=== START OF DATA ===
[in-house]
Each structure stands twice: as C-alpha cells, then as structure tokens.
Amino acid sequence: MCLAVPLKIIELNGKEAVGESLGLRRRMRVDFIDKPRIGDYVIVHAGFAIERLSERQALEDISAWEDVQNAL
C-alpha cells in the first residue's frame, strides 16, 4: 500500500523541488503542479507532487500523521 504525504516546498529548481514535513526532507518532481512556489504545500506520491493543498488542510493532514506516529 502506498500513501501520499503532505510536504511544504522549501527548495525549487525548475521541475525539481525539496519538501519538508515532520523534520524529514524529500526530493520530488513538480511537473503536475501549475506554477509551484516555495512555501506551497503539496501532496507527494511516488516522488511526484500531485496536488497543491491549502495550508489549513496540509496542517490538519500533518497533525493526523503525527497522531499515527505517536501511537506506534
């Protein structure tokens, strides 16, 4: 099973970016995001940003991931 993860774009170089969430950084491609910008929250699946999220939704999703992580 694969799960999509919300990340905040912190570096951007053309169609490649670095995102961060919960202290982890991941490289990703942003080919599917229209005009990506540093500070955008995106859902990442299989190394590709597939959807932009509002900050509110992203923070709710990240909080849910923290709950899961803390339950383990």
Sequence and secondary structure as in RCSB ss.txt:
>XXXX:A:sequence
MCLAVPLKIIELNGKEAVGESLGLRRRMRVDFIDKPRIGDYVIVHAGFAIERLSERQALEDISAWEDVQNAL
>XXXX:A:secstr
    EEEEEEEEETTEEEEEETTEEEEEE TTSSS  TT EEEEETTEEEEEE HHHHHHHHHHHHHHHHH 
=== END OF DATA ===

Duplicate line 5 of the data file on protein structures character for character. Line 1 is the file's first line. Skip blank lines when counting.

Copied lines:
């Protein structure tokens, strides 16, 4: 099973970016995001940003991931 993860774009170089969430950084491609910008929250699946999220939704999703992580 694969799960999509919300990340905040912190570096951007053309169609490649670095995102961060919960202290982890991941490289990703942003080919599917229209005009990506540093500070955008995106859902990442299989190394590709597939959807932009509002900050509110992203923070709710990240909080849910923290709950899961803390339950383990």